Even where we have set the frequency of visits, we need to be flexible enough to respond to the specific needs of tamariki and rangatahi at any point in their care journey. This might mean increasing the frequency of visiting during a period of crisis. Once the situation stabilises or the issue is resolved, a reassessment of their need for visiting should be completed, taking into account the recent events, and involving the views of te tamaiti and significant others.

 Assessing the frequency of visits

Who should visit

The quality of the relationship between tamariki and rangatahi in care or custody and their social worker is a critical component of being able to understand and meet their needs and contribute to their oranga.

Seeing and engaging tamariki is one of our core social work responsibilities and wherever possible visits should be done by the social worker who is allocated to work with te tamaiti and when planned as recorded in the All About Me plan.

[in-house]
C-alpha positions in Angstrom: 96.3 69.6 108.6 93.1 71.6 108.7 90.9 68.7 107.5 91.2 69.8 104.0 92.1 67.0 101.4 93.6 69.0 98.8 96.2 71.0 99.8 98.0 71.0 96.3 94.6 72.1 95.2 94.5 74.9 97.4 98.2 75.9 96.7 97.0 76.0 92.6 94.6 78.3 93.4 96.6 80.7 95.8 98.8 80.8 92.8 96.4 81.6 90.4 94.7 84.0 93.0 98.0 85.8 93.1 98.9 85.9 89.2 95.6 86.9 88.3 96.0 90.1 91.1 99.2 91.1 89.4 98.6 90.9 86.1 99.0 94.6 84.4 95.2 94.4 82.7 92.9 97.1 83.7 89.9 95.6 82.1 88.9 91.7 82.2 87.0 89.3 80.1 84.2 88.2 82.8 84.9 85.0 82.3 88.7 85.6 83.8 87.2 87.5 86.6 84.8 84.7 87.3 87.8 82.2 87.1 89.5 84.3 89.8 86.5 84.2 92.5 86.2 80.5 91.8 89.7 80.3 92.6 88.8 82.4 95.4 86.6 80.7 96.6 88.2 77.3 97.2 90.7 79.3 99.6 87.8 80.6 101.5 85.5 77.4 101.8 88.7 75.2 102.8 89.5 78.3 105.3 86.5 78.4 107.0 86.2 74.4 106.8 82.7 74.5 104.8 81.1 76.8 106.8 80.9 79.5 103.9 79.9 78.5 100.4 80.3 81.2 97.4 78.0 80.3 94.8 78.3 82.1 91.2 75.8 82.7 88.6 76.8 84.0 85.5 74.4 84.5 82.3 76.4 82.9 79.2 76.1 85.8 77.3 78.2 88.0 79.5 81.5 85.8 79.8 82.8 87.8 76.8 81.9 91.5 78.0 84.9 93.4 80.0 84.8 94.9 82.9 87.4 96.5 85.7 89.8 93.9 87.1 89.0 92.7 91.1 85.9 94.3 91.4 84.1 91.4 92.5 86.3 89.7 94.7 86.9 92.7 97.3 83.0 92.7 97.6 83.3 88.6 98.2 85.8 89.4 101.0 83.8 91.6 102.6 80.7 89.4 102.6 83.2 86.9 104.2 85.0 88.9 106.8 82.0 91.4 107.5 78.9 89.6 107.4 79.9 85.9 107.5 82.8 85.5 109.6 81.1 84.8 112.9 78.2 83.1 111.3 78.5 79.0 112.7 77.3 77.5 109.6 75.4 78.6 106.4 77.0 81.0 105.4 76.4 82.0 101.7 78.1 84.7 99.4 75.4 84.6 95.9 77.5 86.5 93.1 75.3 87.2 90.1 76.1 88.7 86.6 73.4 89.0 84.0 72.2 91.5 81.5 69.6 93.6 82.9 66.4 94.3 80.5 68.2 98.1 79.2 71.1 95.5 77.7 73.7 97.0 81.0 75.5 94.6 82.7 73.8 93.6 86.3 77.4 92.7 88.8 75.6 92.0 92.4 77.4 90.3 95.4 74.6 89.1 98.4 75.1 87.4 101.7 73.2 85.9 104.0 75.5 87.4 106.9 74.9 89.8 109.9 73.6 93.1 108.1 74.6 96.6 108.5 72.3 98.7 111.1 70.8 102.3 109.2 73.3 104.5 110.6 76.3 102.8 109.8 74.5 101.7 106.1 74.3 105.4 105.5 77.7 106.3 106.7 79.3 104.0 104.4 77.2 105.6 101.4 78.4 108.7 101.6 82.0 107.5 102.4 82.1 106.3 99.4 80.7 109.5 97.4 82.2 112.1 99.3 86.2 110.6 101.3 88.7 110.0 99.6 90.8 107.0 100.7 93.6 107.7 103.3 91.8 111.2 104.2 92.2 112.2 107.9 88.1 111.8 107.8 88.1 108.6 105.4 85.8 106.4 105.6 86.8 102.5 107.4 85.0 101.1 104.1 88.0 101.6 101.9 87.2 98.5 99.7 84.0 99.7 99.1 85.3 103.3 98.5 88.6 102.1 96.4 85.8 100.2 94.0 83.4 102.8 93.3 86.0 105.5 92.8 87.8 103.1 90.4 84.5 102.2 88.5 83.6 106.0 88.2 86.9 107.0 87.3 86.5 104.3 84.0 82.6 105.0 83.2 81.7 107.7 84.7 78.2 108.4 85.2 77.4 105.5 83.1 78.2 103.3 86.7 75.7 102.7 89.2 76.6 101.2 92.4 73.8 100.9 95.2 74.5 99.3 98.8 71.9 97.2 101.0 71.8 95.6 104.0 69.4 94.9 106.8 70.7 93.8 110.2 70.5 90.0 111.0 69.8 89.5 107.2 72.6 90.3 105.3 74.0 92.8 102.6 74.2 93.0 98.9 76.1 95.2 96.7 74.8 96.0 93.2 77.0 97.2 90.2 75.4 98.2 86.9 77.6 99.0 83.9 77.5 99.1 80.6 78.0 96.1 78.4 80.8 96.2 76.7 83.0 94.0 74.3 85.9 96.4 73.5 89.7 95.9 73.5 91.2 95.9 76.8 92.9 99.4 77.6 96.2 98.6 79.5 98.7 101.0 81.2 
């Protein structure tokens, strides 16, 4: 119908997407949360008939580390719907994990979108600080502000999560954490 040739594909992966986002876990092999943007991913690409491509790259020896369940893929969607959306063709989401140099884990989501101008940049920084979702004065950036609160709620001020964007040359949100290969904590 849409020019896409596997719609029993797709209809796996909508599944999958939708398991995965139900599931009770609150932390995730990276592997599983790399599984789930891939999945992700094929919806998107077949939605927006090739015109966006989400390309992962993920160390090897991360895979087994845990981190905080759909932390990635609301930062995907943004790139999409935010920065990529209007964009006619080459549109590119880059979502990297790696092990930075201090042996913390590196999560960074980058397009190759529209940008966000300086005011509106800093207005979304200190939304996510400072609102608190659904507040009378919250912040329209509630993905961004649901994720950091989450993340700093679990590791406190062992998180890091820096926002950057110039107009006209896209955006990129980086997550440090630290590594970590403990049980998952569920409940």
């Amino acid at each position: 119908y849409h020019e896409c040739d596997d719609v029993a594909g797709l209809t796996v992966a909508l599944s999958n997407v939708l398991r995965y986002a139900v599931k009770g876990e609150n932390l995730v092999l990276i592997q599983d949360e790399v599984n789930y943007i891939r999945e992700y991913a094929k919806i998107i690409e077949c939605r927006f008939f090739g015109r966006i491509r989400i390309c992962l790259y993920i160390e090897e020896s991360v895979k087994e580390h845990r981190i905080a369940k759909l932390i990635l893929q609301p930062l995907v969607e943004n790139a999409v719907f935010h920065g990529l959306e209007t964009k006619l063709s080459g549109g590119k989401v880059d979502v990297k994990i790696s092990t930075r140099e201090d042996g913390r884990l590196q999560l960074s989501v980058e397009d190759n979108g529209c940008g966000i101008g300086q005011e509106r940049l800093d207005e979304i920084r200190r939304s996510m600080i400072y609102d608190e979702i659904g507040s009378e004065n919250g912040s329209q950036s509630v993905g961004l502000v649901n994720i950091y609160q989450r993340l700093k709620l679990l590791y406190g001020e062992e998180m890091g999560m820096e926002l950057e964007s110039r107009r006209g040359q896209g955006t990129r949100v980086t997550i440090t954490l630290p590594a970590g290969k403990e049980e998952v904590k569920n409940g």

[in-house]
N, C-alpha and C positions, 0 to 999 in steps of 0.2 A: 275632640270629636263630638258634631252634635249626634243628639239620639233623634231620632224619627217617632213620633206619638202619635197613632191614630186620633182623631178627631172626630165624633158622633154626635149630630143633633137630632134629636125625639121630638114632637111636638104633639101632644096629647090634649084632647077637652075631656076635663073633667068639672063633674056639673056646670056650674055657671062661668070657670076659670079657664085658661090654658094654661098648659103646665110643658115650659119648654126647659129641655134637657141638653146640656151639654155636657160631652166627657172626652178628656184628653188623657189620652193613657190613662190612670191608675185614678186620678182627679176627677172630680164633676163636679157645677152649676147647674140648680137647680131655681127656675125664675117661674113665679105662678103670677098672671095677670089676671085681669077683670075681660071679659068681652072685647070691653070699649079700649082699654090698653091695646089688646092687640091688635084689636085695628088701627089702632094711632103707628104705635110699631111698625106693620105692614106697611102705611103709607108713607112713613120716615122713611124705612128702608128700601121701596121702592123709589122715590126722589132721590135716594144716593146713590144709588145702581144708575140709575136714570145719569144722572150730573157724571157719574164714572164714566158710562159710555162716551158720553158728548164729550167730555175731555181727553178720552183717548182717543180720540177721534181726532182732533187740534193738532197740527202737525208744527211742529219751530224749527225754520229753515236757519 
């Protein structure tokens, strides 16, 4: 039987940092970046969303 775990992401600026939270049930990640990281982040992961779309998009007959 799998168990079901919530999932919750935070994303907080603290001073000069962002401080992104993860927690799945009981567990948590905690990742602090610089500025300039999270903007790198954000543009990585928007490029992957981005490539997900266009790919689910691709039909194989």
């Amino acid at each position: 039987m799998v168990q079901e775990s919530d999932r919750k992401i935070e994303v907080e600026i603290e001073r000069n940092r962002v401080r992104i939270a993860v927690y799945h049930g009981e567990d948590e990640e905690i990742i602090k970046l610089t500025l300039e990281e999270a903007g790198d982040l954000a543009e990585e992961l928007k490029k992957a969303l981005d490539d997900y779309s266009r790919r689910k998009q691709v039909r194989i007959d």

If a social worker is unable to visit as planned on a particular day or is taking a period of leave, use supervision to identify barriers and find solutions. Doing what we say we are going to do is one of the ways to build trusting relationships where we are responsive to needs and notice early changes in the safety and wellbeing of te tamaiti or rangatahi.

As relationships develop explore with te tamaiti or rangatahi who else might be able to visit if the social worker is not available or to provide an increased level of support. This discussion should also occur in supervision, so alternative plans are made to cover unexpected absences.

Planning your visit